Hip Hop Prod. 101 - The Bangin' Beat ! Pt. 1

Thanks for the post Rome. Was def. some good info in here.

I always like to see/ read how other people do ****. Still tryin to really find my style.. So I'm always lookin for new techniques to try.
sic bigr.....nice layer breakdown of bassline mids and highs. o and dont forget the song title when u lay the mids.
Great Post ,especially the Sound Selection part, many people dont understand that the sounds matter just as much as the melody.
In my opinion a bangin beat is a matter of opinion,but please understand that it starts wit the beat.The artist vocals act like an instrument,the last instrument to complete the track,this is why it is important to leave room for him or her to breath on the track.I think one of the biggest misconceptions of creating music is thinking that the more u have going on the better.In fact the opposite is true,less is more.

As far as making a banger,1st u have to decide what genre of music ur going to do_Once u have established that then the fun begins.Tempo is key,it determines how things r going to sound seeing that an 8th note becomes a 16th note when the tempo doubles.Me personally,I like to start wit the melody,although I strongly suggest starting wit the rhythm track 1st.The drums should compliment the type of music u r creating etc.There r 4 main ingredients in a musical soundscape,drums,bass,melody and accompaniment any thing else is extra.

The most important thing to remember is there really r no rules in making music.U can do what ever u want,jus remember to always try to be creative and original.Producers like Dr.Dre and Timberland changed the coarse of music by being what,different.Holla back 1!
Thanks for taking the time to make this post, Rome! This is definitely helpful information as it gives a structure for beatmaking. Of course, in time, producers will come up with their own tricks and methods, but when starting off, you definitely need a format to follow.

It's like school. You start off with basic addition and subtraction, then you can move on to geometry and calculus. However, if you don't have knowledge of basic arithmetic, there's no way you be a math whiz.

The same goes for production. If you don't learn the basic structure, then you can't really progress to a complex one. If you take the time to understand the fundamentals, it will cut down your learning curve time and many many nights of frustration.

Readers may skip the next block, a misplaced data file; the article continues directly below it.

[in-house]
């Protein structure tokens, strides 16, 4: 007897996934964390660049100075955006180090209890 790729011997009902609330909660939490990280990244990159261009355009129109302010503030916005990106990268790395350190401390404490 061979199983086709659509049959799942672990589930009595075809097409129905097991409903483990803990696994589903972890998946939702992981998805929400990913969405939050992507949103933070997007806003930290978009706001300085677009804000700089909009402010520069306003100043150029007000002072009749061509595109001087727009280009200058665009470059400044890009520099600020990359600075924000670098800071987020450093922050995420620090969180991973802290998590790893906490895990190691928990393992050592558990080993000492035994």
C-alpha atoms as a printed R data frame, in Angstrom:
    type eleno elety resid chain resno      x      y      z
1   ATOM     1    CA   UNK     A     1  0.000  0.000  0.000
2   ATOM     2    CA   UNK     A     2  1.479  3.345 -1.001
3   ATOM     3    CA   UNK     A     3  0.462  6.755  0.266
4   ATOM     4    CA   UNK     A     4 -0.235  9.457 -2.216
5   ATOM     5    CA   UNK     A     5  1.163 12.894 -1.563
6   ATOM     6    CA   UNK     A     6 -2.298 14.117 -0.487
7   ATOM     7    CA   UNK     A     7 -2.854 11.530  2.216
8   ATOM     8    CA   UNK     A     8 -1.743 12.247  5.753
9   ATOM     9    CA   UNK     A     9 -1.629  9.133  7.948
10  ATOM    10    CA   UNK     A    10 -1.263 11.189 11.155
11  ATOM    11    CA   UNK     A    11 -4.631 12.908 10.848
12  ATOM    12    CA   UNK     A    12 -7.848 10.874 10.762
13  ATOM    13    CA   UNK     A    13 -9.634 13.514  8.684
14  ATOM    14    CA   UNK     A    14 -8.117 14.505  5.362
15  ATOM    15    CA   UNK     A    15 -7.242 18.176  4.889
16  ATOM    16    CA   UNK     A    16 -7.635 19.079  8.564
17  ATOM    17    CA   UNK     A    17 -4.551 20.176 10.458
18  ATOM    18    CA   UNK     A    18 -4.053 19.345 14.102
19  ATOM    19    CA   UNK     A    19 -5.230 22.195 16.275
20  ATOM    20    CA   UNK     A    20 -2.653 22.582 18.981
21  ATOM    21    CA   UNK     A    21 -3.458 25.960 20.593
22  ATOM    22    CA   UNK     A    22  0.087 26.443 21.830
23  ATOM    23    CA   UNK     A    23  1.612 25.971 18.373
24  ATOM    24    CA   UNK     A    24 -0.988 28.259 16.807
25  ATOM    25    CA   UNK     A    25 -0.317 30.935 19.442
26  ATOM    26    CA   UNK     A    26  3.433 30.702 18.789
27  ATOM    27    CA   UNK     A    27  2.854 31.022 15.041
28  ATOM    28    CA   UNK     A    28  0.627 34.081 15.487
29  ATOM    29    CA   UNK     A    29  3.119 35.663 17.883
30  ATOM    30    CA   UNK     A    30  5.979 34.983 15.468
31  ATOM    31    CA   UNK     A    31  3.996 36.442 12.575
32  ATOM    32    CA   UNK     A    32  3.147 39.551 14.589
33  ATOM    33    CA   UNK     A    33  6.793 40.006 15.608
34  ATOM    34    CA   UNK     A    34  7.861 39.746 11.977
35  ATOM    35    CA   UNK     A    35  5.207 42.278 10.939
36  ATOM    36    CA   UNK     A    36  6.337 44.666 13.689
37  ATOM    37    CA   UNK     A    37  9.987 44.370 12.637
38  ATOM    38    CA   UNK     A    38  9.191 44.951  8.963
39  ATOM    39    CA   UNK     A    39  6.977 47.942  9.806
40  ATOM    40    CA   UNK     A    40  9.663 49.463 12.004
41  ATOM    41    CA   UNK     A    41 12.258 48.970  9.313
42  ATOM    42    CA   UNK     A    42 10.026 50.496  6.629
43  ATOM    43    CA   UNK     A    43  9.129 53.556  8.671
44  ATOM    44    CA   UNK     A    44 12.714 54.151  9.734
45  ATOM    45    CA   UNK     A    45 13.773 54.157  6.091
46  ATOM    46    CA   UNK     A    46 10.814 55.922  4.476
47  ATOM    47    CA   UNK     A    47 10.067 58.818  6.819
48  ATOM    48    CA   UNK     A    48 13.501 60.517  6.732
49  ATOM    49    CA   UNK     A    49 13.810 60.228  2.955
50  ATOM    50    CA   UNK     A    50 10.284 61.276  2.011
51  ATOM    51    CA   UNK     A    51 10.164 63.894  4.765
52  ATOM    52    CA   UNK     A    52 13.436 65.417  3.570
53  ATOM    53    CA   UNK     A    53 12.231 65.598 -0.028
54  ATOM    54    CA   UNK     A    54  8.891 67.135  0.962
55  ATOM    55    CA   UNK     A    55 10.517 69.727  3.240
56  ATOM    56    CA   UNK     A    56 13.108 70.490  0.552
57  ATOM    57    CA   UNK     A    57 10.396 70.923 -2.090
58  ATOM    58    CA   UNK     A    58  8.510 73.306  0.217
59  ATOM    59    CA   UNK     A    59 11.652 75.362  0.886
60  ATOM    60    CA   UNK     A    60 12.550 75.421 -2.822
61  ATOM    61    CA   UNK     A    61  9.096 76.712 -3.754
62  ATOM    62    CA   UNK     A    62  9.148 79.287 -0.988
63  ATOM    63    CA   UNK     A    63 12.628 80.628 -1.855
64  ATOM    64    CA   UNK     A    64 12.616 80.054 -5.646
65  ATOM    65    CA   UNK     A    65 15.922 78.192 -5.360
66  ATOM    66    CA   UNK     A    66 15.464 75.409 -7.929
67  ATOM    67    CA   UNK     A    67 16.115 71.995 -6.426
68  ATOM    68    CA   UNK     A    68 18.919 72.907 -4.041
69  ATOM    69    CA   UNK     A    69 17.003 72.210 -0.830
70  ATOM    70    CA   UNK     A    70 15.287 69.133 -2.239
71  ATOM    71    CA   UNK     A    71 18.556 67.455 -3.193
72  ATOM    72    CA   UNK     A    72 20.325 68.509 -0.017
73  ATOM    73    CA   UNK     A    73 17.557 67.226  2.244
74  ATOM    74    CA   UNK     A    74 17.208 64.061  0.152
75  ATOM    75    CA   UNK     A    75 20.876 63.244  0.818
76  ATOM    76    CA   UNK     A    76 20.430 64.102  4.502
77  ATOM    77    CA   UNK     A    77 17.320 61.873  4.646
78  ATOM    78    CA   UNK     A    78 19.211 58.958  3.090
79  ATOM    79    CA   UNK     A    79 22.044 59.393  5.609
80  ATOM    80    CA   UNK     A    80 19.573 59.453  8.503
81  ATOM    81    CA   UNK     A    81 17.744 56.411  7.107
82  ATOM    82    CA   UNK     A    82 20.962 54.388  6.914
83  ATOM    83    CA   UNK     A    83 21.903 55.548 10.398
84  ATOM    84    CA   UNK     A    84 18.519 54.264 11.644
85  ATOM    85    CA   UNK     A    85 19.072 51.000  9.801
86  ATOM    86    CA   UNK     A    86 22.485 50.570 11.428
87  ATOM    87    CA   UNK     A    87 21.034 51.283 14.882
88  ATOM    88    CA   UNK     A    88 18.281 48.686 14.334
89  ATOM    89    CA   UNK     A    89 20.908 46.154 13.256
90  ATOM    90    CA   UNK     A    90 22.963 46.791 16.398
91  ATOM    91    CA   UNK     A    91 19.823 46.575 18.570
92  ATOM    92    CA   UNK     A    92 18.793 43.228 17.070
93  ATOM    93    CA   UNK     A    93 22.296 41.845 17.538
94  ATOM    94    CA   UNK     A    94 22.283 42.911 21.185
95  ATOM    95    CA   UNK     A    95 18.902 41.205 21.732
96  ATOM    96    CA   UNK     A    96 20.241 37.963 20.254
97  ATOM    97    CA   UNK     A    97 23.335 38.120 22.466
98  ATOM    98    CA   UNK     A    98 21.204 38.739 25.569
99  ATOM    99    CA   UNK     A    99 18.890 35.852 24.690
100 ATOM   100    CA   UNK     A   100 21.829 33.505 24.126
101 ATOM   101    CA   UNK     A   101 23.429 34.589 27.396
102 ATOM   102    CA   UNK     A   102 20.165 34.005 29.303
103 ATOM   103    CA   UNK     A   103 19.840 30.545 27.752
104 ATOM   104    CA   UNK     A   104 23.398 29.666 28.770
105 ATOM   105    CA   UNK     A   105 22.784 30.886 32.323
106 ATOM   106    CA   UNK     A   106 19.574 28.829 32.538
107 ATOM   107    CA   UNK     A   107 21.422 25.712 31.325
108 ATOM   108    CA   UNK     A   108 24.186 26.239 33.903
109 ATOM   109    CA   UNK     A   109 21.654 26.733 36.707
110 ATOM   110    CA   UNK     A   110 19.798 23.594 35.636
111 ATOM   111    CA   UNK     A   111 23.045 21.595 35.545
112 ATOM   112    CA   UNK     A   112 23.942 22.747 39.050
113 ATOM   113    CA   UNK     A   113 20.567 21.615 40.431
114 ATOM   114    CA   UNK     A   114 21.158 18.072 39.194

Plus, once you start dealing with multiple artists and groups, you absolutely need to follow a personalized beatmaking template in order to satisfy the production needs of your clients. When you have a signature sound, some will say they want a beat like a previous one you made. In this case, if you have a personal format or outline of your beat process in your head, you can quickly create something similar -- unless of course, you have a great filing system where you can get to the original tracks quickly (this does get difficult when you have hundreds of beats and use lots of different hardware!)
biggrome said:
Normally, you can just jack snares and hi-hats from popular songs on the radio. It’s a good practice… you get the sounds the pro’s use. Most of the kits people sell are jacks from songs that have already been produced. Fire up your audio editor and get busy.

How do u do this?
Teen Fury said:
How do u do this?

Smit had it right. This has been going on since... forever.

You'll normally want to eq the drum some so it won't sound exactly like it does in the song you got it from.

A good eq to use is Electri-Q (Poshipfopit Edition) I may have spelled that wrong but it's free.

You load a drum hit and place the Electi-Q eq on it and just mangle the eq curve until you get the thump you were looking for.

I normally just twist the eq curve in all kinds of directions. The initials chunkiness of the drum is there, you're just tweaking it some.

You can do the same for snares and hi-hats too.

Also layer other drums along with the drums you have and save those as a kit of your go to drums. You'll eventually end up with a large collection of drums that fit your sound and it'll save you time.

It's all just part of the process. Some people just take drums as is and get going. Nothing wrong with that either but you're more apt to say "this sounds good enough to use" instead of making it into "your" thing.
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What Rome is talking about is what I call finding the sweet spot. it can be different for each song because you have different instruments and samples so the mix is not the same. Once you find the sweet spot it will pop out at you and you'll know.
All the tech talk is fine, but what makes a good song cannot really be broken down into technical terms. The technical aspect of music can make a song sound better, but a good song is a good song/music as soon as the concept is created. If you don't have a strong composition, melody, and dymnamic, you're just wasting your time.
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